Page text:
Workers Have No Country

From the editorial of December's Socialist Standard

Whether Polish plumbers, Portuguese hop-pickers or Chinese cockle-pickers, migrant labour in the UK is undoubtedly higher profile now than it has been for many decades. The focus groups and private polling used by the major parties are confirming immigration as the No 1 issue for voters at the moment.

In some parts of the UK the influx may well have resulted in increased unemployment for existing workers and appears to be putting a downward pressure on wages in some sectors.

It’s worth noting that there has been an enormous effort made to vilify, criminalise and erase racist language and ideas over the last few decades. World socialists have not opposed these developments but we have argued that racism – like other the so-called "hate" crimes – is usually fuelled and ignited by poverty and fear, and therefore cannot be removed until the cause is.

For workers fighting over crumbs in lower wage unskilled jobs, the temptation…

Your Lives , Their Profits

A "frightening" report by the Health and Safety Executive which said the North Sea oil industry was not doing enough to safeguard the 30,000 people who work offshore. The report follows a three-year investigation of almost 100 offshore installations which revealed that on nearly 60% the state of plant was below an acceptable level and 16% of them were failing to comply with legislation.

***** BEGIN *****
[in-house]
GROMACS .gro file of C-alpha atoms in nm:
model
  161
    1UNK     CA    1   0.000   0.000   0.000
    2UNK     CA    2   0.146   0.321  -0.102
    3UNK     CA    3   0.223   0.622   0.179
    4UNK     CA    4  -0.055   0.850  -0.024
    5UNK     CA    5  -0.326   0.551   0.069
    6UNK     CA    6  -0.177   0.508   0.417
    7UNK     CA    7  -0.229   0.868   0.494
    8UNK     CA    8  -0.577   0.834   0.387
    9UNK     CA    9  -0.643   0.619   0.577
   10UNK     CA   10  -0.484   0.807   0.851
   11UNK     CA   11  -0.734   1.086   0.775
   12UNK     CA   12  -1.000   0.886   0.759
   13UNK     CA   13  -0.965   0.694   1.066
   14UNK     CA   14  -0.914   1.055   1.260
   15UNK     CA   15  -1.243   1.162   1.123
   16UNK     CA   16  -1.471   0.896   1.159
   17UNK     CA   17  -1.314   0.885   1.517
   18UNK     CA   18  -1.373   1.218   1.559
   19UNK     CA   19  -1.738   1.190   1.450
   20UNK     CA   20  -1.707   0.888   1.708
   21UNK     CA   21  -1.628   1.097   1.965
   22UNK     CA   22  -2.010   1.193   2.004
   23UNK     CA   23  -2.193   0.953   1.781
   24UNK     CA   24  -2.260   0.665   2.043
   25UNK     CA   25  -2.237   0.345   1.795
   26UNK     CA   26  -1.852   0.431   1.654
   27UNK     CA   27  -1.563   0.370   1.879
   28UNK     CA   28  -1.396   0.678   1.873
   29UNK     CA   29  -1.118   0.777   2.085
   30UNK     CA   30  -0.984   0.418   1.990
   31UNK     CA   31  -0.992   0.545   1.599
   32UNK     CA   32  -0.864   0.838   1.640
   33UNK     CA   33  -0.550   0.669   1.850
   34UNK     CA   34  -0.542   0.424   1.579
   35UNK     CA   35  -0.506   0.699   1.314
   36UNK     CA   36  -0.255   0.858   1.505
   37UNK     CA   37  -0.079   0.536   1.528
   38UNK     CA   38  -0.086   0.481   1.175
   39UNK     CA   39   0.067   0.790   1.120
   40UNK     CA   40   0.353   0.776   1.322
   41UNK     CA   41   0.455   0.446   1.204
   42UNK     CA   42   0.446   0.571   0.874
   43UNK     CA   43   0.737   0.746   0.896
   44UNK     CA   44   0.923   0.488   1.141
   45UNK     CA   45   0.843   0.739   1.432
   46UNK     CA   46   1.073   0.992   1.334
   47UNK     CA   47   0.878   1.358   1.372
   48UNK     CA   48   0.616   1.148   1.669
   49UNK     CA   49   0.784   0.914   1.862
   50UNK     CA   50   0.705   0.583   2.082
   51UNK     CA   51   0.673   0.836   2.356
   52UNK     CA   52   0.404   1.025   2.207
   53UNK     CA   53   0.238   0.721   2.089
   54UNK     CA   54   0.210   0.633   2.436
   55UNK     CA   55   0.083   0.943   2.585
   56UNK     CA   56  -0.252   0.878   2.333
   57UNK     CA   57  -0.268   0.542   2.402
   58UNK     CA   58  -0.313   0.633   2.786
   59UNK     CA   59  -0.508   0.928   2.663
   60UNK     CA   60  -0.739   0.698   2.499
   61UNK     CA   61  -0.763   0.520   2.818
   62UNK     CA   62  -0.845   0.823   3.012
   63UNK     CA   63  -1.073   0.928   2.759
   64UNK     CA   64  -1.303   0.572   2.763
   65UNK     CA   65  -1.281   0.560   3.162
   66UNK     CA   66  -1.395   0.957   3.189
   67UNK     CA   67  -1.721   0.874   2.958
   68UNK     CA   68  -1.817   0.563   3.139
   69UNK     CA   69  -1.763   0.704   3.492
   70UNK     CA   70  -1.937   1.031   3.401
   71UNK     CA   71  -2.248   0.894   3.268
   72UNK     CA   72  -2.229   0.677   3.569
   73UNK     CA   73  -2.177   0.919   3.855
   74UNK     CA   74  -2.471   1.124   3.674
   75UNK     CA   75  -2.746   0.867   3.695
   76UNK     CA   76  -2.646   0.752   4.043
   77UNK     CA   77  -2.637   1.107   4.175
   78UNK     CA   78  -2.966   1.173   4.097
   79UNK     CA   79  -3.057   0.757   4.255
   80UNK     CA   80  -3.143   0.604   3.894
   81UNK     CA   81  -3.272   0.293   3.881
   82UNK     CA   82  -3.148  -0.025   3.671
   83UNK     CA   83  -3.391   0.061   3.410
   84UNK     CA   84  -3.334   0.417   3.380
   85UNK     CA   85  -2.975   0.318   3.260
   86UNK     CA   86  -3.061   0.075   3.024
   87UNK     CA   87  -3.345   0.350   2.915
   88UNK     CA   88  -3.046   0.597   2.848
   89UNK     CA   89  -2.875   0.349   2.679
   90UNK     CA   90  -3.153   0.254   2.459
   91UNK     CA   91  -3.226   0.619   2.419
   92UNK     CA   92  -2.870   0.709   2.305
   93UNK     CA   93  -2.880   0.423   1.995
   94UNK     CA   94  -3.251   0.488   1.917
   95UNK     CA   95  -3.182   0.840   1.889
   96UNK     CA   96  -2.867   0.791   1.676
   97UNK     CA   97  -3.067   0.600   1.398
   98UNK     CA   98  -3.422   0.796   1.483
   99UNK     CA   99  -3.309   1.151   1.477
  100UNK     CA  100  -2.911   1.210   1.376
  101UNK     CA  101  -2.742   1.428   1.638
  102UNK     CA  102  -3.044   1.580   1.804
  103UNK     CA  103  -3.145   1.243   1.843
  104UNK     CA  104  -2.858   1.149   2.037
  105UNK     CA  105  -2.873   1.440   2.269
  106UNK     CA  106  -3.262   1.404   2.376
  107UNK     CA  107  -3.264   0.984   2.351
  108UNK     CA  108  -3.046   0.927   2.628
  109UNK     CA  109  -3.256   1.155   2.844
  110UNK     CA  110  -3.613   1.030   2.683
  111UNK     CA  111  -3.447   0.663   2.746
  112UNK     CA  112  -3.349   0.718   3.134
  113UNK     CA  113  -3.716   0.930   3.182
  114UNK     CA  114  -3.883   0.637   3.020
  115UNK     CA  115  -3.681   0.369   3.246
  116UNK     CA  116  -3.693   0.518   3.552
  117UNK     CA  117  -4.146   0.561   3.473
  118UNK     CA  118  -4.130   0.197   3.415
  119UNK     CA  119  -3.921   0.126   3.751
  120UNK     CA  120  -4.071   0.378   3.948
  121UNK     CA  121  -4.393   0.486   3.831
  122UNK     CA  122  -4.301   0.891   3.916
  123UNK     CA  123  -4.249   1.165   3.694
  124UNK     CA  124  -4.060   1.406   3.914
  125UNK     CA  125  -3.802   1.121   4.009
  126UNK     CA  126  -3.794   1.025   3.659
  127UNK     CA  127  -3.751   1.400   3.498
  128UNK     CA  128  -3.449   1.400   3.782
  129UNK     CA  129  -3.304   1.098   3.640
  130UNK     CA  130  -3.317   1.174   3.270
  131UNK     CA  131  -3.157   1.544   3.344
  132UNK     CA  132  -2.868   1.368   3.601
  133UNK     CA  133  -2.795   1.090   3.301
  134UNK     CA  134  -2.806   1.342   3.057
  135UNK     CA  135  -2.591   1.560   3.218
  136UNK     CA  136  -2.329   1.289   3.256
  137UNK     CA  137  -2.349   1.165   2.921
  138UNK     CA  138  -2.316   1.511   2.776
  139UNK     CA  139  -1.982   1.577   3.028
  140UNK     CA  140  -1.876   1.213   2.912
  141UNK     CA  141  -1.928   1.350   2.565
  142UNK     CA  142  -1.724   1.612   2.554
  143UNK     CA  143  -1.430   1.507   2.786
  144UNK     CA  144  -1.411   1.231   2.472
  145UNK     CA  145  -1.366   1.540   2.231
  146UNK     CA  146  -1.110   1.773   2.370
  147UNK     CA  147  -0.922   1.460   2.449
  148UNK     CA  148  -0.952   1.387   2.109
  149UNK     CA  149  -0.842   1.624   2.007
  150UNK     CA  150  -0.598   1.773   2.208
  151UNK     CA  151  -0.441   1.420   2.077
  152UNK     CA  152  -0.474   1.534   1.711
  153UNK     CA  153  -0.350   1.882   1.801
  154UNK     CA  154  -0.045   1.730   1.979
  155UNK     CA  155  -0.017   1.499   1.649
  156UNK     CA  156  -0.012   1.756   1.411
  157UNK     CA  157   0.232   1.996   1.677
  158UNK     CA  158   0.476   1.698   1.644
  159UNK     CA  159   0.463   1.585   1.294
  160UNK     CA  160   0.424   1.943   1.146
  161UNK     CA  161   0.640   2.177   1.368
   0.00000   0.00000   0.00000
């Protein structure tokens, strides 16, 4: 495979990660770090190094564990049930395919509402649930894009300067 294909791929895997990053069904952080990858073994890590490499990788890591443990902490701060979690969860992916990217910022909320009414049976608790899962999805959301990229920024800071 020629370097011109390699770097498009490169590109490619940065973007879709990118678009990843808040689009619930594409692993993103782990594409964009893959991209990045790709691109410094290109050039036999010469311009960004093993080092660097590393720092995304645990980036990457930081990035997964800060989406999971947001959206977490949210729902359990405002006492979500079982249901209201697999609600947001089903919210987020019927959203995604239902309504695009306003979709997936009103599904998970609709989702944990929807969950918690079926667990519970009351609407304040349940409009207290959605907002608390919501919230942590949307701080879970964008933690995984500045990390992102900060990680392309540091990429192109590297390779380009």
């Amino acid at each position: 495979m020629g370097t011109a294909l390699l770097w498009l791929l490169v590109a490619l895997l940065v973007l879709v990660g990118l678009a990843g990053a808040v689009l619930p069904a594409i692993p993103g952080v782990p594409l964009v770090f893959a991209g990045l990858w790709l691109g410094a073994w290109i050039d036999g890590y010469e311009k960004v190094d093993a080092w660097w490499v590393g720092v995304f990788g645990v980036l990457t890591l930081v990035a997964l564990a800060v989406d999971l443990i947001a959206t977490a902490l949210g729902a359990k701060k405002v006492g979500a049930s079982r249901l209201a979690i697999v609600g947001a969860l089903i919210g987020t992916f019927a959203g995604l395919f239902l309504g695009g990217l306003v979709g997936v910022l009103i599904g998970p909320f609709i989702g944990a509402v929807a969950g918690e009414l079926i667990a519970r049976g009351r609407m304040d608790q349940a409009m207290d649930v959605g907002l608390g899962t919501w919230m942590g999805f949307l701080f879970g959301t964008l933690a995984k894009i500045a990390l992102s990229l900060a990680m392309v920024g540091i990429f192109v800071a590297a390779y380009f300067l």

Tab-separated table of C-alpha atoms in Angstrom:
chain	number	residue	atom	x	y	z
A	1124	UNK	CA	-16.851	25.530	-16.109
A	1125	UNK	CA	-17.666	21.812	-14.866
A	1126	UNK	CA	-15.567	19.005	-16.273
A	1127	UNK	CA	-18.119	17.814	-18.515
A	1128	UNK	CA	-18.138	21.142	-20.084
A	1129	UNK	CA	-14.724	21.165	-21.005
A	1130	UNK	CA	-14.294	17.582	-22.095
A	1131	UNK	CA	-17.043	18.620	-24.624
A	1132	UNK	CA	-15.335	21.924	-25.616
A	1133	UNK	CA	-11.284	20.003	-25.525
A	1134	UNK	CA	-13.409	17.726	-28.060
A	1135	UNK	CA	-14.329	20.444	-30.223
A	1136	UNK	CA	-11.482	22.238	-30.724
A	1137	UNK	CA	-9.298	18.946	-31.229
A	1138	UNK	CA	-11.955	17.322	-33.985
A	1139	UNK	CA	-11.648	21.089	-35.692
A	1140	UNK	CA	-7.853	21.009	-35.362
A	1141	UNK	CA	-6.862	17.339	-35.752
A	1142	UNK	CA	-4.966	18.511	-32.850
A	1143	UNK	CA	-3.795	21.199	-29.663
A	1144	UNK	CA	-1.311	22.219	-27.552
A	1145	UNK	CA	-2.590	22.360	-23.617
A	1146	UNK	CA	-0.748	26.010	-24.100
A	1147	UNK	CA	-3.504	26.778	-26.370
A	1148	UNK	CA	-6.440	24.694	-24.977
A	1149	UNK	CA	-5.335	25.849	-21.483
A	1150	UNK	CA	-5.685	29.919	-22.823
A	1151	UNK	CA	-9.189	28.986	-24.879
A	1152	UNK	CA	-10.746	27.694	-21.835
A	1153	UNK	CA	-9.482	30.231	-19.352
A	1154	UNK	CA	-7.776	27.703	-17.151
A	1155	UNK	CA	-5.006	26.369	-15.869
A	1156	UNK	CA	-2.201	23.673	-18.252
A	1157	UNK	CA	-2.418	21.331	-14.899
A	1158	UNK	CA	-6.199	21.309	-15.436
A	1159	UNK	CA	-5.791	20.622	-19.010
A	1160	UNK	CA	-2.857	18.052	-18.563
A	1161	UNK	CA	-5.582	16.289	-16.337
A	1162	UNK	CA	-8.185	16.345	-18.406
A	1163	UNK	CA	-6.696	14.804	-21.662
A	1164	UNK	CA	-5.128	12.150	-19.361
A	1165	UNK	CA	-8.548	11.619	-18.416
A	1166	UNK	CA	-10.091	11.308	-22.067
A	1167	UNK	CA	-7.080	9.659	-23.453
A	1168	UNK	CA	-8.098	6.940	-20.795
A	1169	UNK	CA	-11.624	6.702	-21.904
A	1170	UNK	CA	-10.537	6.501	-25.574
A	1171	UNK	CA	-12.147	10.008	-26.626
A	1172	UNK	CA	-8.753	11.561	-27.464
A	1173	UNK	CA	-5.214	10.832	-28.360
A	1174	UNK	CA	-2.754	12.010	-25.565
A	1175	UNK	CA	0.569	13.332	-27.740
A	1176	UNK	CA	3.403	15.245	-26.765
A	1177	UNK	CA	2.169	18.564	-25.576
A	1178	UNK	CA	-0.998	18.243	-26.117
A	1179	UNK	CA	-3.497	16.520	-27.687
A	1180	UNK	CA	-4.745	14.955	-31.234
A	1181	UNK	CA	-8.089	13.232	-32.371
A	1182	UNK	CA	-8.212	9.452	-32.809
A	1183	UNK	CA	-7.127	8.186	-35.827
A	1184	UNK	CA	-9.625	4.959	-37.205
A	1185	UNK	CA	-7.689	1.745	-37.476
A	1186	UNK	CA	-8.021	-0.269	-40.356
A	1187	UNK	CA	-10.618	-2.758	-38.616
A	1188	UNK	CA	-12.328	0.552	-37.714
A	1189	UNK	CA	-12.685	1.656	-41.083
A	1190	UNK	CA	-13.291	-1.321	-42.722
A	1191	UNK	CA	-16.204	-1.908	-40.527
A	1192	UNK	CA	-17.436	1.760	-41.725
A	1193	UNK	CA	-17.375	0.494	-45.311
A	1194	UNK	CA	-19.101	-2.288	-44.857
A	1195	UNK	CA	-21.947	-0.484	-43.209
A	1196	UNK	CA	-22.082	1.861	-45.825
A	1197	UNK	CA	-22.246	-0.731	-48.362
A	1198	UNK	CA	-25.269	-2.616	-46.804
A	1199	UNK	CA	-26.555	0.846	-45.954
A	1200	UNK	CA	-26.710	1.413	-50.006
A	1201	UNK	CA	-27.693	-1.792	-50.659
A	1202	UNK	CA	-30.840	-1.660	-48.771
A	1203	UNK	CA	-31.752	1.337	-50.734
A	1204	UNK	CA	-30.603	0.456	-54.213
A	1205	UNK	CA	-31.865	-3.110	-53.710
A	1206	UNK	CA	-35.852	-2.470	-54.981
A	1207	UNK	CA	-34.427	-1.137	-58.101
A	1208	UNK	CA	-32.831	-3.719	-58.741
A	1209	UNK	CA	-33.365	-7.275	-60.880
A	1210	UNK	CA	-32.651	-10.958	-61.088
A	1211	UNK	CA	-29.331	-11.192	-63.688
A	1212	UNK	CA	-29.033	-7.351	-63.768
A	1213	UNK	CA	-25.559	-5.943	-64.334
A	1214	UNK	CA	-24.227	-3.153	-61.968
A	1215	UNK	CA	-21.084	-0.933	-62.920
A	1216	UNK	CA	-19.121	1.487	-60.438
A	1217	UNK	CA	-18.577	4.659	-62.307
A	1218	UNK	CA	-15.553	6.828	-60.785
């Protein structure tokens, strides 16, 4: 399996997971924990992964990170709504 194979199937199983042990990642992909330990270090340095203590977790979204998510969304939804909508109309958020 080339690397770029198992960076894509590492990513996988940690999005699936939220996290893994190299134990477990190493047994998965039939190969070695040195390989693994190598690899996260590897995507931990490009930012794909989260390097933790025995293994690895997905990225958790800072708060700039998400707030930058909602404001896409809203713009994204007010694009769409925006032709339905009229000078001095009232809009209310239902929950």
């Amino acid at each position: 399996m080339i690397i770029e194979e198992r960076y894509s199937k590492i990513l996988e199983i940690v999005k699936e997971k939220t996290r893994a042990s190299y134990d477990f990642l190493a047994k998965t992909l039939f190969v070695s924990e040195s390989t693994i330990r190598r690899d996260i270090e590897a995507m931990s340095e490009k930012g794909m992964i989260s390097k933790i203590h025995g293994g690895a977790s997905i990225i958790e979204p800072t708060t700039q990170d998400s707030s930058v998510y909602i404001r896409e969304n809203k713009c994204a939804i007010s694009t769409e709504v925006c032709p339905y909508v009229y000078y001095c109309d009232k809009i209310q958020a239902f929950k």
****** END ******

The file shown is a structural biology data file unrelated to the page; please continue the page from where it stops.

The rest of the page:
Lessons learned and highlighted at the inquiry into the Piper Alpha disaster in which 167 men died in 1988 have been forgotten . Speaking at the launch of the KP3 report, Health and Safety Commission Chair Judith Hackitt said "corporate memory" had been "lost" since the disaster.

Unite union said: "It is clear to me there are companies out there which are still risking the lives of our members and the offshore workforce for the sake of a barrel of oil and that is unacceptable."

Findings :-
On 58% of installations inspected the plant was considered "poor".
10…

Holidays

The UK will still be at the bottom of the European Union league for holidays even after workers are given new rights to paid leave, according to a report published today.

UK workers are entitled to a minimum of 20 days but if companies include the eight bank holidays in this figure, they are in effect giving staff only 12 days. A study by Incomes Data Services (IDS) showed that workers in other EU countries had more holidays, with Germany topping the league at 39 days a year, including public holidays, followed by Austria , 38, Sweden, 36, Slovakia, Luxembourg and France, 35, Portugal, 34, the Czech Republic and Slovenia, 33, Italy, Spain and Greece, 32 and Poland and Finland, 31 days .